Sunday, May 18, 2014

Fighting For The Faith

We see some famous passages in the readings this week. I expanded on the one from 1 Peter 3. It is quite relevant to internet discussions about religion. 
13 Now who will harm you if you are eager to do what is good? 14 But even if you do suffer for doing what is right, you are blessed. Do not fear what they fear, and do not be intimidated, 15 but in your hearts sanctify Christ as Lord. Always be ready to make your defense to anyone who demands from you an account of the hope that is in you; 16 yet do it with gentleness and reverence. Keep your conscience clear, so that, when you are maligned, those who abuse you for your good conduct in Christ may be put to shame. 17 For it is better to suffer for doing good, if suffering should be God’s will, than to suffer for doing evil. 18 For Christ also suffered for sins once for all, the righteous for the unrighteous, in order to bring you to God. He was put to death in the flesh, but made alive in the spirit, 
1 Peter 3:13-18
1 Peter 3:15 is often quoted by apologists. It is probably the clearest statement in the bible commanding us to defend the faith against attacks. Yet it does not stand alone. The context gives us a lot more information about how and why we interact with those who criticize the Catholicism. It starts with a basic principle of charity. Be eager to do good. Most people won't attack you if your motives are to provide information or explain the thinking behind something. If you are doing right and you are attacked then God will bless you.

Notice it does not say if you are attacked you may respond in kind. Quite the opposite, it says "do not fear what they fear." What do they fear? Maybe looking stupid. Maybe having a flaw in their belief system exposed. Those are the two basic fears are they not? We will look bad or God will look bad. The answer to the first is humility. The answer to the second is faith.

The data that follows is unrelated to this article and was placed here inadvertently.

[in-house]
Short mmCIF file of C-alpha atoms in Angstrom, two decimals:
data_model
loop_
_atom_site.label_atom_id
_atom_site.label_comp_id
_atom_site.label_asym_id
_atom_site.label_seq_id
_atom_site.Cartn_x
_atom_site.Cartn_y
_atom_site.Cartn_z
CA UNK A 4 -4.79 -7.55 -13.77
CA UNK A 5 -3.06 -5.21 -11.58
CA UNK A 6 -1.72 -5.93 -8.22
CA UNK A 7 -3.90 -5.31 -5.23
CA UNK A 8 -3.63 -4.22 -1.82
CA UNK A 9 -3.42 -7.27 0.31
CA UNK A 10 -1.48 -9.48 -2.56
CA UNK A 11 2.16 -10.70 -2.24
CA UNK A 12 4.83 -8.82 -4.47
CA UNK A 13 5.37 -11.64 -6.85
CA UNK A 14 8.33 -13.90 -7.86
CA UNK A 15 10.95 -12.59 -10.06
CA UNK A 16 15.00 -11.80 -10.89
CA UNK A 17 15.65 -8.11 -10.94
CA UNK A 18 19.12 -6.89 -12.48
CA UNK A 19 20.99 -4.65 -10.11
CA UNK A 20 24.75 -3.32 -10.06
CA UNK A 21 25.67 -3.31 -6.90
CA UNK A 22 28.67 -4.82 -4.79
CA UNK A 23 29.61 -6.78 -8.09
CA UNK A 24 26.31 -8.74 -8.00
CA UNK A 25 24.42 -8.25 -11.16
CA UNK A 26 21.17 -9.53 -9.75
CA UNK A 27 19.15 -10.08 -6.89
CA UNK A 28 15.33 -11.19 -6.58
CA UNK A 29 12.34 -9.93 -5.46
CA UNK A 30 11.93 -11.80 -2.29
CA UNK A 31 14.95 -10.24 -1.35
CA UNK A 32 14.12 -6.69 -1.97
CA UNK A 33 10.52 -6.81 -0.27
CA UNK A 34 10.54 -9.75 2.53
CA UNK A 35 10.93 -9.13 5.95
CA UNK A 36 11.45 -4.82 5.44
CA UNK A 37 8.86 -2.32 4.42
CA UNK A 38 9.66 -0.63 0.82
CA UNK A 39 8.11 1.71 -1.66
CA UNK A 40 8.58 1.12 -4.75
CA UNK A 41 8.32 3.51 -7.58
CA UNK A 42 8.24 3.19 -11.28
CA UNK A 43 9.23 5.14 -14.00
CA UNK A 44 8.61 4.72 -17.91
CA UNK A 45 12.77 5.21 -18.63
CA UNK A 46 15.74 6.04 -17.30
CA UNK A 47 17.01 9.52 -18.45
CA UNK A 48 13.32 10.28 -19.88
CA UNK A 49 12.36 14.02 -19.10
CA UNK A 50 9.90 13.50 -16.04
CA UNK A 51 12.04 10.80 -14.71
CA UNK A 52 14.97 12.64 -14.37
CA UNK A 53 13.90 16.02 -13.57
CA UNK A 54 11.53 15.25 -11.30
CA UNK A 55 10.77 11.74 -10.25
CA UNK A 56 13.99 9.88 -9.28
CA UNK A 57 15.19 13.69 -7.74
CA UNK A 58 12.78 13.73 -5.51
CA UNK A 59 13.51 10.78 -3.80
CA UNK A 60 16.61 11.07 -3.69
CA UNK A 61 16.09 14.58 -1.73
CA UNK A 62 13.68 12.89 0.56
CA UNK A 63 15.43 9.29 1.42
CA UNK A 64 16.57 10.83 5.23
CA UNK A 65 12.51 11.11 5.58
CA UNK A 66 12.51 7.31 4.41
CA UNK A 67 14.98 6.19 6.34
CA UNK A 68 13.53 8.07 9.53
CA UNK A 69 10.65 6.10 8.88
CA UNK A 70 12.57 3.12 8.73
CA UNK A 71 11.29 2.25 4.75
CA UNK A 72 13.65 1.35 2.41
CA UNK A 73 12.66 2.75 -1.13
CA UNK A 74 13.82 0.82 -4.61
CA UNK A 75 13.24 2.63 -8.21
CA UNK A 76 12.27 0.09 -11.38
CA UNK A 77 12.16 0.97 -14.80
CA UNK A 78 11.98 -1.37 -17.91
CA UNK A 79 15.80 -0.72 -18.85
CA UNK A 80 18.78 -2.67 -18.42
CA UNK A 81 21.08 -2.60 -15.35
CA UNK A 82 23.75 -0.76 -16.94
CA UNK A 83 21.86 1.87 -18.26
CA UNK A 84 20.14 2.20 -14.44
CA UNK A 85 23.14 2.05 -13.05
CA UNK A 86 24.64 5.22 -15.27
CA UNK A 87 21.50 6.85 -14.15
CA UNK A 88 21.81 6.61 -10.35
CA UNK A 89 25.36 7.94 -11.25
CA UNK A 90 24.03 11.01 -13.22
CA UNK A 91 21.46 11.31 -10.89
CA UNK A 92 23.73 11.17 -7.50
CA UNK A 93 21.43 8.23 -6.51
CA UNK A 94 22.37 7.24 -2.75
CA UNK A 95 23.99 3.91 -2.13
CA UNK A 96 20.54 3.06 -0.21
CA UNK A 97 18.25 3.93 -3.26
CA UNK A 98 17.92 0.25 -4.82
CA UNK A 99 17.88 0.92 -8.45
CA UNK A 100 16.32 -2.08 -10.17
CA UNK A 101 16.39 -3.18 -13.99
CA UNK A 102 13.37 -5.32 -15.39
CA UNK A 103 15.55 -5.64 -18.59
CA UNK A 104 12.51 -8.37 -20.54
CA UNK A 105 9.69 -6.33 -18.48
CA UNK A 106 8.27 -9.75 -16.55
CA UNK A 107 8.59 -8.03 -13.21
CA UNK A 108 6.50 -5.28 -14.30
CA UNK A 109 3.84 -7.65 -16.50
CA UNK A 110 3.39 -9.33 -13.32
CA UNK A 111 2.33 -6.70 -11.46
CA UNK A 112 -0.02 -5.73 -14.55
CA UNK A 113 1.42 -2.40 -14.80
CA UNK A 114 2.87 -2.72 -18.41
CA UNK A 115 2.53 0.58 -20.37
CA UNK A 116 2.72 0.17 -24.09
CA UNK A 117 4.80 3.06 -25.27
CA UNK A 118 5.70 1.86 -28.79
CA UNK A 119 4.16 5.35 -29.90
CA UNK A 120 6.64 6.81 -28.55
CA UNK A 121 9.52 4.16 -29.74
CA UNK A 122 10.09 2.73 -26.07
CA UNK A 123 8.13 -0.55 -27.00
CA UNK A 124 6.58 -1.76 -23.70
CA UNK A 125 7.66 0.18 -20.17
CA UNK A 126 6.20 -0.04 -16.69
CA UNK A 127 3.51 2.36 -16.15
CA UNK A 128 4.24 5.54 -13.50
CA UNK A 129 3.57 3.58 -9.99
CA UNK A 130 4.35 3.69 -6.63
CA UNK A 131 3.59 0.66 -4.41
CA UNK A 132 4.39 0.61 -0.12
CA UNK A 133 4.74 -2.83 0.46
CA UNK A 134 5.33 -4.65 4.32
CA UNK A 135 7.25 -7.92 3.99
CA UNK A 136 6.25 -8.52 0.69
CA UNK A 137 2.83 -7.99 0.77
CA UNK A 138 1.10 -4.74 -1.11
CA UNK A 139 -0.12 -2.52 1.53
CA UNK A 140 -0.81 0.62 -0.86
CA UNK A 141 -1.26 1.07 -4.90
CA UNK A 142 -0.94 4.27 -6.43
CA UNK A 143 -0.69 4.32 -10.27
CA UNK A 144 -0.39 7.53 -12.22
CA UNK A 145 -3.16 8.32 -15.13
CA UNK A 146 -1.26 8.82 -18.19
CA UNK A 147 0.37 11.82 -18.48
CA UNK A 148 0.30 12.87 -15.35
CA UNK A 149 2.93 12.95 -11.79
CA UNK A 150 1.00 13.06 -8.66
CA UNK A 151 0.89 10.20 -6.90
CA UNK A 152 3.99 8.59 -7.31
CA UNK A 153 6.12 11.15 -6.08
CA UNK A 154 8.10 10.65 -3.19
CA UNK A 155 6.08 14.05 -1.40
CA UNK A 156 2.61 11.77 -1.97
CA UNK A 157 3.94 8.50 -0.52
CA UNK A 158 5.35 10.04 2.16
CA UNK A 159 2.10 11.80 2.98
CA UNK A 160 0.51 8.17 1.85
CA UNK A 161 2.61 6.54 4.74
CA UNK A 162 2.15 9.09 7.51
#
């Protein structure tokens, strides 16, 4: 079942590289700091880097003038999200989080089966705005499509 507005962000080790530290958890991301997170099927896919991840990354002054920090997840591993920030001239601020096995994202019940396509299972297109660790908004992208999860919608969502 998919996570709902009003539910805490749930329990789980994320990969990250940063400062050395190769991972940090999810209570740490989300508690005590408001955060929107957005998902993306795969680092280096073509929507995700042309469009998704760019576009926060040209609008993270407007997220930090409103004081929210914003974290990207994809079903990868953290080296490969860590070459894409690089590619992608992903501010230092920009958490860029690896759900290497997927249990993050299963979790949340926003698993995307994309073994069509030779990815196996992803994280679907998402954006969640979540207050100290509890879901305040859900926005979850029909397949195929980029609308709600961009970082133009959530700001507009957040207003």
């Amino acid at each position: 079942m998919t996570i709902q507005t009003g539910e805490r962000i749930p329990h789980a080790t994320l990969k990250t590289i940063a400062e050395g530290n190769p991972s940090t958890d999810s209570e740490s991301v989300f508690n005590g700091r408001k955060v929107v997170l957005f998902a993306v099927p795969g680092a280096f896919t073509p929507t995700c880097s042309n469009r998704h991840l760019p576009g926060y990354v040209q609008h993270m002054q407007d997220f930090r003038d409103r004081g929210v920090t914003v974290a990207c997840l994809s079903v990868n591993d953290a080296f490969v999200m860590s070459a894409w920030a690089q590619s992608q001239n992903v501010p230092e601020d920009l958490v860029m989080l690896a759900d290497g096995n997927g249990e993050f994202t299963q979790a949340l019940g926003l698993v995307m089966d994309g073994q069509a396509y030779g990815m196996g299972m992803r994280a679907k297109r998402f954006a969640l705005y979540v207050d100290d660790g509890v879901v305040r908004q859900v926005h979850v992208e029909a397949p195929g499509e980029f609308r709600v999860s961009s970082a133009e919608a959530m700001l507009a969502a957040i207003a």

Humility is easy to say yet very hard to do. It is never making it about your beautiful writing or your brilliant arguments. It is making them see there is something more there. That can happen through your cleverness but it can also happen through your incompetence. Sometimes it is the grace of your interactions rather than the quality of you argument that impresses. Do not fear what they fear, means they should see in your style something they can't match just because you are humble.

The other matter is faith. People often get this wrong. They think faith means digging in your heals and never giving an inch. That is often rooted in fear. True faith lets itself be purified by reason. It does not fear hard questions. It knows the hardest questions will have greatest answers even if I don't know what those answers are. The answers might rock my world. That is a good thing. Faith lets God do that. We have no fear that God is going to be proved wrong. Our understanding of God may be proved incomplete but God is real and He is rational and He is good and wise and beautiful and loving and life giving and everything else they say God is not.

Peter goes on to say, "Keep your conscience clear, so that, when you are maligned, those who abuse you for your good conduct in Christ may be put to shame." Think about that. We need to show gentleness and reverence so consistently that anyone who attacks us will feel shame. I can think of people like that. People who are so patient and loving in the face of constant abuse that any anger you might feel towards them just can't be justified. Whether you express that anger or not you feel shame for feeling that way about such a holy person. I can think of people like that. Can I be a person like that? That is hard to imagine.

The last part about suffering is very interesting. It says sometimes the choice is not between suffering and not suffering. It is between suffering for doing good or suffering for doing evil. You are still in pain but you want lash out in pain and hurt someone else or do you want to turn your curse into a blessing for someone else? The answer is obvious when you put it that way. Yet how often do we just get angry and hurt the person right back?

Then there is the really big reason. Verse 18 says, "For Christ also suffered for sins once for all, the righteous for the unrighteous, in order to bring you to God." This is the Catholic notion that our sufferings can be united with Christ's sufferings and bring unrighteous people to God. That is right. Even if the explanation goes very poorly and nobody gets convinced the suffering that you experience can bring grace to you and to others. It can even lead to the grace of salvation. So even when you lose badly God can win. You just need to leave it to God and let Him lead you to thrill of victory or the agony of defeat knowing He can use either powerfully for your good and the good of all those involved. 

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